Is The Paleo Diet Just Low-Carb in Disguise?

After the recent Ancestral Health Symposium, there was a lot of talk in the blogosphere about how a large percentage of the presenters were from the low-carb community. Tom Naughton, Dr. Eades, and Gary Taubes to name but a few. But does that mean that the Paleo diet is just another low-carb diet in disguise, or that Paleo has to be low-carb?

Low Carb

More Ketosis Please!

The answer to those questions is a resounding “No”. Paleo isn’t inherently a low-carb diet, and low-carb diets are not inherently Paleo, but the two tend to go hand in hand for a lot of practitioners, and can be very complimentary. There are several reasons that people find their way to the Paleo lifestyle, one of which is weight loss. A person can easily lose weight on a standard Paleo protocol, because it is by default a “lower carbohydrate” diet than standard American fare, thanks to the exclusion of grains and other processed carbohydrates. It’s difficult to eat a large amount of carbs when your main sources are Fruit, Nuts and Vegetables, but for some this can still be too much to facilitate any kind of significant, high-speed weight loss.

The question is, where are you starting out? Are you starting a Paleo diet as an obese or overweight person, who has a high degree of metabolic derangement, or are you already a lean, active person? Paleo can be a very different animal for each of these two classes, and different still for all of the increments between the two extremes.

Someone who is obese and/or metabolically damaged would almost certainly do better using a version of the Paleo diet that doesn’t include many (if any) fruits, and starchy foods, because eating those items would invariably slow down or halt any weight loss, and metabolic repair. People who are insulin resistant can be very sensitive to carbs, and actually gain weight from even including small amounts in their diet. This style of Paleo would definitely be very-low-carb and possibly fall into the category of a Ketogenic diet, where long periods of time are spent in Ketosis. Does this type of person have to utilize this type of Paleo diet? No. Anyone can stick to a totally standard type of Paleo lifestyle and still experience the positive health benefits, but the results will generally occur at an invariably slower rate.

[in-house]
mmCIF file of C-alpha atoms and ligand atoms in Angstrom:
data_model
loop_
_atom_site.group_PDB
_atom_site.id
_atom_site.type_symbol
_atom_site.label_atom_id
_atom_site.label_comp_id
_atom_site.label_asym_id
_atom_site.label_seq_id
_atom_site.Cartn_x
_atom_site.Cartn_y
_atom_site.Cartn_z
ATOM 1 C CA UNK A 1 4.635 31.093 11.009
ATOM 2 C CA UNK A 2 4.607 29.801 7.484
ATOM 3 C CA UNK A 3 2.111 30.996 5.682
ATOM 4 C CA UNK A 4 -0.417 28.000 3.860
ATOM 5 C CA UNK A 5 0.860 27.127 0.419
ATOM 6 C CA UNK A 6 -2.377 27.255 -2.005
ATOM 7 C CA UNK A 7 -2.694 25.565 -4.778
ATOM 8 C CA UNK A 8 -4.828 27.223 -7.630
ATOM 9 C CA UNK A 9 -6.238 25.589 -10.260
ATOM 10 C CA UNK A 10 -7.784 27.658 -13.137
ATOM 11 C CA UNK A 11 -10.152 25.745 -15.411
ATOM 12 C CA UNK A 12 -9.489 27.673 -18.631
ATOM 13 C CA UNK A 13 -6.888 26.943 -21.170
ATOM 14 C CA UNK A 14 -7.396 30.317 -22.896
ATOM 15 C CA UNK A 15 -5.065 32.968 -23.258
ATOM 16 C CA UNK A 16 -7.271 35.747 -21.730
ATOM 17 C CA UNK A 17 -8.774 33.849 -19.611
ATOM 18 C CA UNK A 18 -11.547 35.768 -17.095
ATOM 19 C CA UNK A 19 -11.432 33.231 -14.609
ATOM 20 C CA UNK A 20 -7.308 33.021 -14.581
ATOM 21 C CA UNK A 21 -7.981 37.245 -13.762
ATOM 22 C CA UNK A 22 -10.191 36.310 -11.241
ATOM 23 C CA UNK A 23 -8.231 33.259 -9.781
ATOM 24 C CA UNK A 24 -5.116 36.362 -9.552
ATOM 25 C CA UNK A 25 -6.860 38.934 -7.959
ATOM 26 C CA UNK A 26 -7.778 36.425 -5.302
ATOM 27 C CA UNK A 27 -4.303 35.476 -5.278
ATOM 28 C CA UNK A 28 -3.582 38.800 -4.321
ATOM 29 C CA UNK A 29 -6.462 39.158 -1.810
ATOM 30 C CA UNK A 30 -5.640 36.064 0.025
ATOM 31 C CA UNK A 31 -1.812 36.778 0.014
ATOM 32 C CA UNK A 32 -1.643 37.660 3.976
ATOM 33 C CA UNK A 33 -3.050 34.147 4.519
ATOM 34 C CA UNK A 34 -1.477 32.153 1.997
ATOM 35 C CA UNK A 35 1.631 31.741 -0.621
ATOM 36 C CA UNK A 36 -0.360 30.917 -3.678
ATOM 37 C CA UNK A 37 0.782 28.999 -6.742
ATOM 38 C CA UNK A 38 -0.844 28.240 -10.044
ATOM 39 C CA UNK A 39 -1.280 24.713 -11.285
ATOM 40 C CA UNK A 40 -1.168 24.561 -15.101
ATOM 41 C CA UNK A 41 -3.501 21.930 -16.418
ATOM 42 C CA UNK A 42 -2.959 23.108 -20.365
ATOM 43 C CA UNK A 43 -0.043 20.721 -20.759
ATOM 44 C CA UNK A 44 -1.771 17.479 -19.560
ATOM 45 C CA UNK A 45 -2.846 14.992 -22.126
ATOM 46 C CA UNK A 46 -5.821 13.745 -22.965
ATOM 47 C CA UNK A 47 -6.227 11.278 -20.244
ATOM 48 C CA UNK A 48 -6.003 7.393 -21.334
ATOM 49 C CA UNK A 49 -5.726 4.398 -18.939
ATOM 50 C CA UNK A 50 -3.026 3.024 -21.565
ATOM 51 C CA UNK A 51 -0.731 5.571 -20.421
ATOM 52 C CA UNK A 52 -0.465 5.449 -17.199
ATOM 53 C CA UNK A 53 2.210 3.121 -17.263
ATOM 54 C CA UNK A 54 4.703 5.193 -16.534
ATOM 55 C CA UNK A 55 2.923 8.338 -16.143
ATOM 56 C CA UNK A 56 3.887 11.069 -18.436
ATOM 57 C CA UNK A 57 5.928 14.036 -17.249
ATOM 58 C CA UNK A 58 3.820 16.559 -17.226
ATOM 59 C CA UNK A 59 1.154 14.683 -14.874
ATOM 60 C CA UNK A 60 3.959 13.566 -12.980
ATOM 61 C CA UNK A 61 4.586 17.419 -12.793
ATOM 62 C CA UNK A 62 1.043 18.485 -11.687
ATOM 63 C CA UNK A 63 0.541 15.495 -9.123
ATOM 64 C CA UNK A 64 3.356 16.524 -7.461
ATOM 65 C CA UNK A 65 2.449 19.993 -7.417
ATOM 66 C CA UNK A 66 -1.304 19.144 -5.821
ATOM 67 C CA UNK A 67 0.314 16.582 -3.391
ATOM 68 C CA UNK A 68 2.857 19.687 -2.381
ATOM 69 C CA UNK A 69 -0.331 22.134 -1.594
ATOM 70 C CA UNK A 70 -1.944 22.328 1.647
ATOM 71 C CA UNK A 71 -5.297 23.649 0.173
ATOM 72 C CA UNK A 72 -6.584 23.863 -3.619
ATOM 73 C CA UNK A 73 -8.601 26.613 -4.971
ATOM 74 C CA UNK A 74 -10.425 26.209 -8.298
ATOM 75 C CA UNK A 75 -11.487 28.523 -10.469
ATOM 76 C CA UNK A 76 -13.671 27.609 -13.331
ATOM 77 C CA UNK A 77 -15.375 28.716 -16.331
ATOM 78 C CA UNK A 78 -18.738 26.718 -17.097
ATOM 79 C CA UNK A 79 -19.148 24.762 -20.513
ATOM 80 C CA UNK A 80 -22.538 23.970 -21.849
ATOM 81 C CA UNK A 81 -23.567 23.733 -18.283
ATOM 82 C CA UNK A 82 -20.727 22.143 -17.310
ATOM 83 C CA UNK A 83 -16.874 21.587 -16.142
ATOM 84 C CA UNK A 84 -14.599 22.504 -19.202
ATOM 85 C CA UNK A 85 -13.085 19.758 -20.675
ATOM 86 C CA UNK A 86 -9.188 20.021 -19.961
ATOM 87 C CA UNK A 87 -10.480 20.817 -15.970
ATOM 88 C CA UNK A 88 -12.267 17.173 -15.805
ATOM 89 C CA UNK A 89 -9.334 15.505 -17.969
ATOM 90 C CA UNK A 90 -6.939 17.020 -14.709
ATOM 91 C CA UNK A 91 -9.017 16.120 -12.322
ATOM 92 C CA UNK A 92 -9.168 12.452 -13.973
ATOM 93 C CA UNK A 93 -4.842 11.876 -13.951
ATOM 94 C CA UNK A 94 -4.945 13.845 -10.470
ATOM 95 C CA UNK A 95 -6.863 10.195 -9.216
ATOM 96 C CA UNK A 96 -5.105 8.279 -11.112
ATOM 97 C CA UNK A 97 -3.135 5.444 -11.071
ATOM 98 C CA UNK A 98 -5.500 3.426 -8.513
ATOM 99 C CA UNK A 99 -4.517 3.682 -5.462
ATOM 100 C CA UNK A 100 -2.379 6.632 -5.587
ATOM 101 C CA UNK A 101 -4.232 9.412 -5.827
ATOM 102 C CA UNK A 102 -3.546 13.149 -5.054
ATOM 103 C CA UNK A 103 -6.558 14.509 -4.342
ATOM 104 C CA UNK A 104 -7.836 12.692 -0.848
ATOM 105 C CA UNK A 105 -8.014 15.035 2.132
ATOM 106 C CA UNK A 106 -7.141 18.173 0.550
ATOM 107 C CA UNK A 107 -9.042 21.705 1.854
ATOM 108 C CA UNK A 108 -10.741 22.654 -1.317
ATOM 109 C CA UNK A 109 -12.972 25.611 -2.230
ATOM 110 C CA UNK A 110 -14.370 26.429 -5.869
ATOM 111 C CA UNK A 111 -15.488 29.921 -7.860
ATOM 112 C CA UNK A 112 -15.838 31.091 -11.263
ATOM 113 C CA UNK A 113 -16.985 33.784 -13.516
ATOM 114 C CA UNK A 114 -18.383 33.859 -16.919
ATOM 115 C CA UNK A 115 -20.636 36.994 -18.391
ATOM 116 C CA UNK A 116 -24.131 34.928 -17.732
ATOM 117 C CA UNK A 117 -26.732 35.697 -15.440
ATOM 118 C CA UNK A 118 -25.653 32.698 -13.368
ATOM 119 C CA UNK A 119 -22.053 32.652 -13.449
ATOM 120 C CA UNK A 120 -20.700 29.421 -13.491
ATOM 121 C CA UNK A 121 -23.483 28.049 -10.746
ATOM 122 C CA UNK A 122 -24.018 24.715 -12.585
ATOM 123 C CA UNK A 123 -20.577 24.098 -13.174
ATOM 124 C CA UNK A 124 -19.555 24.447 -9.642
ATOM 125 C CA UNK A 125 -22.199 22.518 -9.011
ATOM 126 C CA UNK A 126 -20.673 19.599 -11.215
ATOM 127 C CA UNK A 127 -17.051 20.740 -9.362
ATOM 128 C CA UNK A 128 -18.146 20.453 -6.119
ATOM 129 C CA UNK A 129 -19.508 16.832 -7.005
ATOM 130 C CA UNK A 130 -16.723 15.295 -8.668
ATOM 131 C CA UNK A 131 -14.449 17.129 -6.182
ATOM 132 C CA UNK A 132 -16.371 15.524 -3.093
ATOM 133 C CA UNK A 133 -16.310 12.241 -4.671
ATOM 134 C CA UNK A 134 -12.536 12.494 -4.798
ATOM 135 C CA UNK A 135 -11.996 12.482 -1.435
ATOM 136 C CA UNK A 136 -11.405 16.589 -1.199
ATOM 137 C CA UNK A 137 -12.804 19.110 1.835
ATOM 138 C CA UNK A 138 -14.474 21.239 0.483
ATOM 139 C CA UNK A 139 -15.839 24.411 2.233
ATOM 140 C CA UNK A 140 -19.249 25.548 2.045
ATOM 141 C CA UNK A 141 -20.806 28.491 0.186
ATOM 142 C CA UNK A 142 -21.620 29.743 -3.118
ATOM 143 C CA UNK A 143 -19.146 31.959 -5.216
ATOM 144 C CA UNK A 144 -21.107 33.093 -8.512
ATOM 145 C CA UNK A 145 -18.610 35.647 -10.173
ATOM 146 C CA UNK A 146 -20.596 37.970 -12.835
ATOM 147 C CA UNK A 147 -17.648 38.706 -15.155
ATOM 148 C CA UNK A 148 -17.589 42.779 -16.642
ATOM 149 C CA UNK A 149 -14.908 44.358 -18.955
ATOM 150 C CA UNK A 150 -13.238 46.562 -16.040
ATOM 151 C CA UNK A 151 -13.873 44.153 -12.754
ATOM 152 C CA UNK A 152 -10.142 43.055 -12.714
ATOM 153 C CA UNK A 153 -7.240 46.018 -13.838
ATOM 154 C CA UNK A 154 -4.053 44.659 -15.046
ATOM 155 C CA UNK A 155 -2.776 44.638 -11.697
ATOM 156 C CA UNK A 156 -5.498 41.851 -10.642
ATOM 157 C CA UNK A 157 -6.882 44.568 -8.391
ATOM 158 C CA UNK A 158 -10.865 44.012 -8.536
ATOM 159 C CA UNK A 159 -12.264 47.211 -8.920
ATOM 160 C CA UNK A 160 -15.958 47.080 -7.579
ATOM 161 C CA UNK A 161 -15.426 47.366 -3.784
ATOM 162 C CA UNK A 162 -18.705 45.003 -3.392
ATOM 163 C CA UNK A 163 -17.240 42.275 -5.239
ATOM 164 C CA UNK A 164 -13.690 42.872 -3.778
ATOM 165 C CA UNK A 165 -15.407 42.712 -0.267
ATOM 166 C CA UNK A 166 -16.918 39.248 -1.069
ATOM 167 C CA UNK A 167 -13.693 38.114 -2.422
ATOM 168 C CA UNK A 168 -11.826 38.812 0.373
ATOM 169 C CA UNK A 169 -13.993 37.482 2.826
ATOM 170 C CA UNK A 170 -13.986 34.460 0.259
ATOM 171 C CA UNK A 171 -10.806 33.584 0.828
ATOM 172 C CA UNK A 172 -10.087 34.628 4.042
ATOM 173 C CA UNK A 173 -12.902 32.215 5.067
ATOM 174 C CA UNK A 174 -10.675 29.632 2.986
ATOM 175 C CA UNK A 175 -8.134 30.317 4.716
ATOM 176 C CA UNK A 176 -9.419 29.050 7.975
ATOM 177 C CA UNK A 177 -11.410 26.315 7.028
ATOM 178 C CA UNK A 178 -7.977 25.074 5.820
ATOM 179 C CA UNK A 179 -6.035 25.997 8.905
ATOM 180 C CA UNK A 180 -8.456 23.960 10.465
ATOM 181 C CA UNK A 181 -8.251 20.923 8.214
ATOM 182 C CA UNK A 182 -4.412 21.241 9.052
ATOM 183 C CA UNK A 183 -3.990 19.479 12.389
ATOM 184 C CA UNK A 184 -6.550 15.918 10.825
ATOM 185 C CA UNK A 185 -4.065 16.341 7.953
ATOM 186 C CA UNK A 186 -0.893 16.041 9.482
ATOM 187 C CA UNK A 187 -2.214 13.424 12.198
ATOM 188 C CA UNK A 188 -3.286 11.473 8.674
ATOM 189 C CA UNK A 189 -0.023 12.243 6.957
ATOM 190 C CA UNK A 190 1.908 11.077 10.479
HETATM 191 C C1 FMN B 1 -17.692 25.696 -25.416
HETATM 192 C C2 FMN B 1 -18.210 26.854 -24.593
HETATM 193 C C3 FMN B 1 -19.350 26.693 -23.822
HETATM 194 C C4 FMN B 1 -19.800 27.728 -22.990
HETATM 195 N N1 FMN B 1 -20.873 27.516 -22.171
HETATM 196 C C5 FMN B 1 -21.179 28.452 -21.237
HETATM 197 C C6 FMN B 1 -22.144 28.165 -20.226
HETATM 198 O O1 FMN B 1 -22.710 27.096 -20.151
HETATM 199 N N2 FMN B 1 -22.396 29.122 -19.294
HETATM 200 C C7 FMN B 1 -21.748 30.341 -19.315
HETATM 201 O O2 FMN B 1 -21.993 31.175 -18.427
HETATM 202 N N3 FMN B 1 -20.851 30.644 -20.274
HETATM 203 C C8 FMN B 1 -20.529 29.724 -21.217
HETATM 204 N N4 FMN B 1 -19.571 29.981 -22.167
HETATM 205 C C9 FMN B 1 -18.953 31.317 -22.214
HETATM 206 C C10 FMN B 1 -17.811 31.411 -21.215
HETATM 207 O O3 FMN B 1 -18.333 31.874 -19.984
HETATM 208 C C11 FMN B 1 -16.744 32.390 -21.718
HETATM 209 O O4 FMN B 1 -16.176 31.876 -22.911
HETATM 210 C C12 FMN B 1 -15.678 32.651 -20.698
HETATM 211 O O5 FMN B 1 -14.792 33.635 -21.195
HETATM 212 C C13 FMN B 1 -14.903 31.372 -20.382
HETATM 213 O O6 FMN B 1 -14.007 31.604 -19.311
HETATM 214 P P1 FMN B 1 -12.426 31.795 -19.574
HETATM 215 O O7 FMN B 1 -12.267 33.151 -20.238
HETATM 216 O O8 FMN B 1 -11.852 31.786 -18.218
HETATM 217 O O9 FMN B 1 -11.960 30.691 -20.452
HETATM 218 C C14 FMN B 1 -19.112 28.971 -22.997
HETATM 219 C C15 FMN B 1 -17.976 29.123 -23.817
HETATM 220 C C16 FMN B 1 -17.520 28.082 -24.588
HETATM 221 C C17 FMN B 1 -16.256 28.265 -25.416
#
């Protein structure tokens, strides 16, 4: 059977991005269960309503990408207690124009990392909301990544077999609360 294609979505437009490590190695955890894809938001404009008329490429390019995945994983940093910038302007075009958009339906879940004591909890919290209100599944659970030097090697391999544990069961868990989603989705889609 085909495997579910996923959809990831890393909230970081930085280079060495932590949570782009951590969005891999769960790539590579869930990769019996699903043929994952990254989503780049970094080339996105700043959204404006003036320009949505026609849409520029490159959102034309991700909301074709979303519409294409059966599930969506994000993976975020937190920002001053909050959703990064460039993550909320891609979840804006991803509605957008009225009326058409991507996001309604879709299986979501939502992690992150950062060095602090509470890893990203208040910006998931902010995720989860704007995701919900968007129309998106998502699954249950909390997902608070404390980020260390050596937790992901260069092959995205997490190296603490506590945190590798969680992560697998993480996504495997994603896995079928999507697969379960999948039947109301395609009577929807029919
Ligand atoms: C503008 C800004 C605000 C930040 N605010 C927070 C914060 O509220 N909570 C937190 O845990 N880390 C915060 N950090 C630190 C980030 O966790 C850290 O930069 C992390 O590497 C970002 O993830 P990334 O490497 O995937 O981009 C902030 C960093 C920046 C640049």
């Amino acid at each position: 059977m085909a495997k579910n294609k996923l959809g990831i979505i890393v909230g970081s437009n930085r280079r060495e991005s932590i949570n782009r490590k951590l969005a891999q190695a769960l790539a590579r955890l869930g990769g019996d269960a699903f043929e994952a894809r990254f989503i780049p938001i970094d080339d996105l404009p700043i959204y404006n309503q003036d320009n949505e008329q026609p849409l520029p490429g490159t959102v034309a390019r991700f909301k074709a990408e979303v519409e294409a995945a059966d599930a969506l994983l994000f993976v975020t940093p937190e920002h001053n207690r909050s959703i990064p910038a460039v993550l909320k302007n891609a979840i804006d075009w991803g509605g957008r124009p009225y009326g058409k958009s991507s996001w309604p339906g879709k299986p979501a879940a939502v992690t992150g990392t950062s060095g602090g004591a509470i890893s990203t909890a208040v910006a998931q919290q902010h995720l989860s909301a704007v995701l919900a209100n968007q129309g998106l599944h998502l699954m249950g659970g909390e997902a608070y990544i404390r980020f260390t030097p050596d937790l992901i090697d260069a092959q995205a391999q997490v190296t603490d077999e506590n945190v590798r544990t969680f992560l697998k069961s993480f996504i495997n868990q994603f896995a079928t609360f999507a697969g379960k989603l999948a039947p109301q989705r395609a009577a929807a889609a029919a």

On the other hand, lean athletic people with properly working metabolisms, and no insulin resistance, could easily do better with a decent amount of Paleo-friendly fruits, and some strategically placed starches. These “energy foods” can help support the demanding energy needs of a highly active person, without much worry about gaining weight, or furthering insulin resistance.

The Paleo diet can be tailored for the individual to be very-low-carb, or relatively high-carb in content, which makes it very diverse and feasible for anyone. I firmly believe that if you are a human, then Paleo is for you. However, the style of Paleo that works for you, is something you have to discover on your own. This is where the now famous term “N=1” comes into play; it simply signifies self-experimentation.

Mangos – definitely Paleo friendly

There are a few good reasons that so many active low-carb practitioners eventually gravitate towards the Paleo diet. Standard low-carb diets, such as Atkins for example, are notoriously unconcerned with actual food quality and origin. They are only concerned with the carbohydrate content of what they place in their mouths. Grass fed beef, pastured meats, and over-all Omega-3 to Omega-6 fatty acid balance are not a consideration. Artificial sweeteners, and other additives are not restricted in a standard low-carb protocol, whereas all unnatural processed chemicals and additives are excluded from the Paleo lifestyle. It is therefore a natural progression for people who start out in a standard low-carb approach to ultimately end-up in Paleo circles as they become more concerned about food quality. Just as Paleo is an example of the evolutionary human diet, it is also the evolved form of the standard low-carb diet.

What Paleo is definitely not, is just another low-carb diet in disguiseThe Paleo diet is simply the way that humans were designed to eat. The strictest form of Paleo addresses autoimmune issues, allergies, gastrointestinal problems, acne, infertility, and a whole host of modern chronic diseases. It’s a veritable cure-all when carried out with commitment. In my opinion it’s fair to say that a standard, low food quality, low-carb diet, would have some of the same positive effects, but obviously not all.

Here’s a great quote from Angelo Coppola of The Latest in Paleo Podcast:

“Another thing that comes to mind with the growth of the Paleo diet is, hey — just look at what has happened to low-carb and gluten-free.  They’re big enough for industrial food to jump in and offer a lot of processed food options that are just garbage.

Frankly, this is what happens when we hone in on a single macronutrient, or even a protein in the case of gluten-free.  See, businesses can deal with that.  It’s numbers.  You want low-carb, we can make low carb.  You want gluten-free? We can figure out how to isolate, put stuff in, pull stuff out.